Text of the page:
Life for Young has not been so great in his first year with the Mets.
A meager .205/.290/.368 slash line has many Mets’ fans down on Young. With Curtis Granderson already a drain when it comes to having a player on the team with weak contact skills in the lineup, the Mets unfortunately have another one in the lineup in Young. You add them together with Ruben Tejada and Travis d’Arnaud, the Mets basically four regulars who are hovering around the Mendoza line.
If you got that many many weak hitters, you’re going to have to make up for it in power. From their pasts, we know that both Granderson and Young are both capable of hitting 20+ home runs a year.
Young, who went deep of Phillies’ starter David Buchanan on Thursday night, has to hit for power if he wants to stay in the lineup and contribute. We all knew this about Young, who came to the Mets in the offseason for a one-year, $7.25 million-dollar deal. Looking back on it now, and with the power of hindsight, maybe the Mets moved too quickly to scoop up Young. You see, a player who was signed for a similar amount ($8 million for one year), Nelson Cruz, has been absolutely killing it, while leading the league in home runs and in second in RBI’s (49). At the time the Mets signed Young, Cruz though was holding out for a lot more money and years and there was no telling where the market was heading in November. Safe to say, the Orioles got themselves a bargain.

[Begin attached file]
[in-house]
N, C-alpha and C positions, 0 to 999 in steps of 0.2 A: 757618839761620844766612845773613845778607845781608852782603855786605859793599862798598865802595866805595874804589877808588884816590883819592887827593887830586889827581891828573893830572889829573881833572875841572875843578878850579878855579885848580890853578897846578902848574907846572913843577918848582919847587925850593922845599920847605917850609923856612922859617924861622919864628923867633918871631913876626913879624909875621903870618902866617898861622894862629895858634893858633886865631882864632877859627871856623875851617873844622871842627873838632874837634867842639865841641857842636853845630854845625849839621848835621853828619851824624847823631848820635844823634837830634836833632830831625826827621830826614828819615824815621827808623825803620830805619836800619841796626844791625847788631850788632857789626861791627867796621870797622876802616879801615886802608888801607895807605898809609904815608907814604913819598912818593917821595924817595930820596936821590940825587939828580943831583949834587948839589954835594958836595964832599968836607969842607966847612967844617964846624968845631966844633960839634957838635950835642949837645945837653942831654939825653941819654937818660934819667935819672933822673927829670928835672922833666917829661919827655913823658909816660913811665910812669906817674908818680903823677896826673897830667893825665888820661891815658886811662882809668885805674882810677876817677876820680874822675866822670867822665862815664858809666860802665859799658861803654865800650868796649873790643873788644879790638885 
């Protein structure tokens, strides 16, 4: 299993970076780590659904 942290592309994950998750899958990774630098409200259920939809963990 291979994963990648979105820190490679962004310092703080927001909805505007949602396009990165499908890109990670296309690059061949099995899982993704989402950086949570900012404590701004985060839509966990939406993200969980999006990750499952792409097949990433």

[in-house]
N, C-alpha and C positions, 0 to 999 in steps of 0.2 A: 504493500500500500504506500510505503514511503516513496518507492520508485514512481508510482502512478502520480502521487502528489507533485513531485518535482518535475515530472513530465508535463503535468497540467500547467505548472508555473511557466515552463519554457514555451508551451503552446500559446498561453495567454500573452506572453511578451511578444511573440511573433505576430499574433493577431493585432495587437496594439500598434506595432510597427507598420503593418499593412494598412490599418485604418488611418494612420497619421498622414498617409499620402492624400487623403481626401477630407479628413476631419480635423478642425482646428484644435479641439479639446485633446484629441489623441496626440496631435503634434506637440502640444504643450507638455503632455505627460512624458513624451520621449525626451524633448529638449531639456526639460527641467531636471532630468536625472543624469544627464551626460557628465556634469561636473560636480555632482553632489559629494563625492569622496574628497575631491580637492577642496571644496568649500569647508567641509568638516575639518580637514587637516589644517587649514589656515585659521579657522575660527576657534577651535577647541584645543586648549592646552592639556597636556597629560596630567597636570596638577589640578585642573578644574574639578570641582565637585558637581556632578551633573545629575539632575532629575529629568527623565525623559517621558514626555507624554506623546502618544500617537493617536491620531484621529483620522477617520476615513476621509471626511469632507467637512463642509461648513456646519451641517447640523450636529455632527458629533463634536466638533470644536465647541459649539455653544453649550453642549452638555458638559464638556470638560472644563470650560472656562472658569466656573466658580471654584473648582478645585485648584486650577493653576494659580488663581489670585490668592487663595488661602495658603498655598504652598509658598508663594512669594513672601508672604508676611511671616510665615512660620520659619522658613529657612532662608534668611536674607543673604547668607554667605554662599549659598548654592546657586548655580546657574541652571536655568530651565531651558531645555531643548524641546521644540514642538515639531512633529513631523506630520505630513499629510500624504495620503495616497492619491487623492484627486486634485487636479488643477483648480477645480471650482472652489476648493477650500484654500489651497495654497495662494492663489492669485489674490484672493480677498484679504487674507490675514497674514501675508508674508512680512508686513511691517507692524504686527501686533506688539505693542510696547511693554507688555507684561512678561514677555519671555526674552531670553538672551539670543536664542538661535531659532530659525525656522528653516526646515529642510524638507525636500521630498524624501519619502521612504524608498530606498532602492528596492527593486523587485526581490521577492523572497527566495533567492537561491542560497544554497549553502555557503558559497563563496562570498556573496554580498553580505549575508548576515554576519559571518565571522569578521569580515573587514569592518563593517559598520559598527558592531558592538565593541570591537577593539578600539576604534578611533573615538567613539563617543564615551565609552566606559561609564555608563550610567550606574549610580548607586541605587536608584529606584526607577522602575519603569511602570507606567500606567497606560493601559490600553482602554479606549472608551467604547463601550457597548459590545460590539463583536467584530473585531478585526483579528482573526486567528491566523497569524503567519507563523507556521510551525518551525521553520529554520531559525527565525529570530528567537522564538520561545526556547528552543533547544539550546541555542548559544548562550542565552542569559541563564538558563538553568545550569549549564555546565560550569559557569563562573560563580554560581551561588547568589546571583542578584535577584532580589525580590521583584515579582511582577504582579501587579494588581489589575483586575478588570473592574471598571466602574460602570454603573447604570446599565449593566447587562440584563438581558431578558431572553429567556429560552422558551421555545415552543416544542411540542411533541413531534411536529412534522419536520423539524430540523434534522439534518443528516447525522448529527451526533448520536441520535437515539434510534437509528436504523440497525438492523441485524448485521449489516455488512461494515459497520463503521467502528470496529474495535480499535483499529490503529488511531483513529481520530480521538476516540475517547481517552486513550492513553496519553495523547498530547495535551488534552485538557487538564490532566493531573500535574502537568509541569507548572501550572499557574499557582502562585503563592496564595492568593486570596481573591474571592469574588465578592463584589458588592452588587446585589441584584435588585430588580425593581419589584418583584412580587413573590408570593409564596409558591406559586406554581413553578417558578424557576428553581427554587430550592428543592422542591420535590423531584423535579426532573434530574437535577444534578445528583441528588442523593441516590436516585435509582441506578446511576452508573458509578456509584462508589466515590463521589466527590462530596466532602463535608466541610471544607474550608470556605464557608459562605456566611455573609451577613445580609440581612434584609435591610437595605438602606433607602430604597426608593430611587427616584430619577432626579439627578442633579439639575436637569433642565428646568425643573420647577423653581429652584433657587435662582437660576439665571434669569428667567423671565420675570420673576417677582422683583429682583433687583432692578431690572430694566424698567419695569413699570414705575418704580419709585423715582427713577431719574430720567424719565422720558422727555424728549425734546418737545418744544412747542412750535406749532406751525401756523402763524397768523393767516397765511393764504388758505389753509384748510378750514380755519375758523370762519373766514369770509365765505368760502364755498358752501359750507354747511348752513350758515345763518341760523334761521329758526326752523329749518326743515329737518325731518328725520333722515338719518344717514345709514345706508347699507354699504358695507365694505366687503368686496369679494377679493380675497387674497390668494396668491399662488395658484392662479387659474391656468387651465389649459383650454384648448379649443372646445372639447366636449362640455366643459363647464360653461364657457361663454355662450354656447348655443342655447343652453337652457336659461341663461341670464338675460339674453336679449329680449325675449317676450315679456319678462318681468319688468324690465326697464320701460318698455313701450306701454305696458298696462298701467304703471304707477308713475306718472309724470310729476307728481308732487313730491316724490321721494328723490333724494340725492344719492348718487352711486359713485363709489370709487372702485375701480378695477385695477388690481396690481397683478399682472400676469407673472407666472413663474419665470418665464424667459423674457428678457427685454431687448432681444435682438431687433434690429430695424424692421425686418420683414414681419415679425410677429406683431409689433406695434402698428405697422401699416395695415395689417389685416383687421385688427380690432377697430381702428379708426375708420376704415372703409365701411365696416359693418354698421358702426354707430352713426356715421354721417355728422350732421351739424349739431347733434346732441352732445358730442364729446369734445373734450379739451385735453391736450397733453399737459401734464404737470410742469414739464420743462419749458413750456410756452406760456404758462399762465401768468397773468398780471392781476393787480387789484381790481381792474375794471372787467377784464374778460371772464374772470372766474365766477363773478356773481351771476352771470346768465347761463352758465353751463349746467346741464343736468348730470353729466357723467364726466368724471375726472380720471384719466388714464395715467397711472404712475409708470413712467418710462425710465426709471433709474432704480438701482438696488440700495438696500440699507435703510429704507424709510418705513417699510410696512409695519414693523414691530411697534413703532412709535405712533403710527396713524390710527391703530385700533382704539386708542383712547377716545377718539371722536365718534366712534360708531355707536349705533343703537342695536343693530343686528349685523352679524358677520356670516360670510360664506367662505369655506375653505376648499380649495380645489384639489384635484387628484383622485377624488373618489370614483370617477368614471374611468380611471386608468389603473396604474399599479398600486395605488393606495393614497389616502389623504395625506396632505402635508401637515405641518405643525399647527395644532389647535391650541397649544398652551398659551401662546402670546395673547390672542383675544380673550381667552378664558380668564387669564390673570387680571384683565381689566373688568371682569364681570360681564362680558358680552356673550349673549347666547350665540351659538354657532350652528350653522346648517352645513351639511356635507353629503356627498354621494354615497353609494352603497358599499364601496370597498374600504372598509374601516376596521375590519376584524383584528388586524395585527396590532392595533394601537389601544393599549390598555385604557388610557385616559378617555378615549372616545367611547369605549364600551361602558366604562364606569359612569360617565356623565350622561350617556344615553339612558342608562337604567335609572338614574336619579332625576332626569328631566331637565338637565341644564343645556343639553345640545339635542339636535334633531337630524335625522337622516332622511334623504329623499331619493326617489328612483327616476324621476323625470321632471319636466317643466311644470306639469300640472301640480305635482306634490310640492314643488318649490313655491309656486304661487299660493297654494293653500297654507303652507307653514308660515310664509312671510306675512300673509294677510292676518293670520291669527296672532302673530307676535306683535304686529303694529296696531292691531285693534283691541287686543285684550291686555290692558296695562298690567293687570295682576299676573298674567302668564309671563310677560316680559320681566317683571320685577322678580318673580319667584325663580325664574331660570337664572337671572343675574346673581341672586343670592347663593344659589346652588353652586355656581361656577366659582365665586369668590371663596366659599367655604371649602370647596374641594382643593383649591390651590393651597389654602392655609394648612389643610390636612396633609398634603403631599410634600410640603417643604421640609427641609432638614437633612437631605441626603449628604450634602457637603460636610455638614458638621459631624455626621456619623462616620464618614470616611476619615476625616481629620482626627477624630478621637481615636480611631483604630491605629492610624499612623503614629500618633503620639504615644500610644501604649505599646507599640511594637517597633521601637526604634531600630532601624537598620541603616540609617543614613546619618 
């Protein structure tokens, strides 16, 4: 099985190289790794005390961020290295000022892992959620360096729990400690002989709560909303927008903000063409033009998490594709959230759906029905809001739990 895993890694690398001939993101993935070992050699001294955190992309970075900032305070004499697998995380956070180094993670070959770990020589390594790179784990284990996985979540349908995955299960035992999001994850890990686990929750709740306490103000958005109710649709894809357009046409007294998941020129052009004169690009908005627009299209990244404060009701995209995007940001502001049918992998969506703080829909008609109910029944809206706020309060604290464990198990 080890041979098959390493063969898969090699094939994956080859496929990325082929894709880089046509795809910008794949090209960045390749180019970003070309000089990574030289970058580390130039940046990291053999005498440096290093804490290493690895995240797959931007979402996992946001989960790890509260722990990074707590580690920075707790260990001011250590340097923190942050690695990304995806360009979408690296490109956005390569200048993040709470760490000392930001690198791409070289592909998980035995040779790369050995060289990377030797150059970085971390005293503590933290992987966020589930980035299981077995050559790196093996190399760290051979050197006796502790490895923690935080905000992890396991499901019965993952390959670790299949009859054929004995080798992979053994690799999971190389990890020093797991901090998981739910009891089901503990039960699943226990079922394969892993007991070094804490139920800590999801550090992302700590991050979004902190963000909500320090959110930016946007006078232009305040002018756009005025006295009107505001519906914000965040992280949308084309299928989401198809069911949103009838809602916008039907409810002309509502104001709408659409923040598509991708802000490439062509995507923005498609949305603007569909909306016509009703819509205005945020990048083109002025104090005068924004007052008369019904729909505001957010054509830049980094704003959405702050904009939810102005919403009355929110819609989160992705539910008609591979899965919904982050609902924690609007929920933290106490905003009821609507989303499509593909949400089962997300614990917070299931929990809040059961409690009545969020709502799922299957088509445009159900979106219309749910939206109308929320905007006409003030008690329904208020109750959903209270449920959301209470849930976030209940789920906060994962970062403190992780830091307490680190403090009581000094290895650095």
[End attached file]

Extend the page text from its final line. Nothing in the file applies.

There is no use in crying over spilled milk, though. You have to move on and hope that Young can hit for some semblance of power, or else his job-regardless of the contract he was signed to-will be in jeopardy.
Young is probably lucky that his other namesake, Eric Young Jr. is on the disabled list. If Young Jr. was around, Chris Young would be skating on thin ice for extended playing time. It seems that Juan Lagares is back to regular playing time and Granderson, short of an epic disaster, will continue to be trotted out every day.
As it is, Young is losing time to Bobby Abreu, who go the start in right on Friday night in Philadelphia, while Granderson shifted to left field.
Simply put, Young has to get his power stroke going. He has hit as many as 32 in one year (2007) and has averaged 20.2 home runs a year ever since that breakout year. Power and perhaps a good bit of speed is Young’s saving grace. It’s time we see it put to good use.
So, if the Mets want to get any investment on Young, it behooves him to get his power stroke going or this may go down as another wasted signing, even if it was only for a year.
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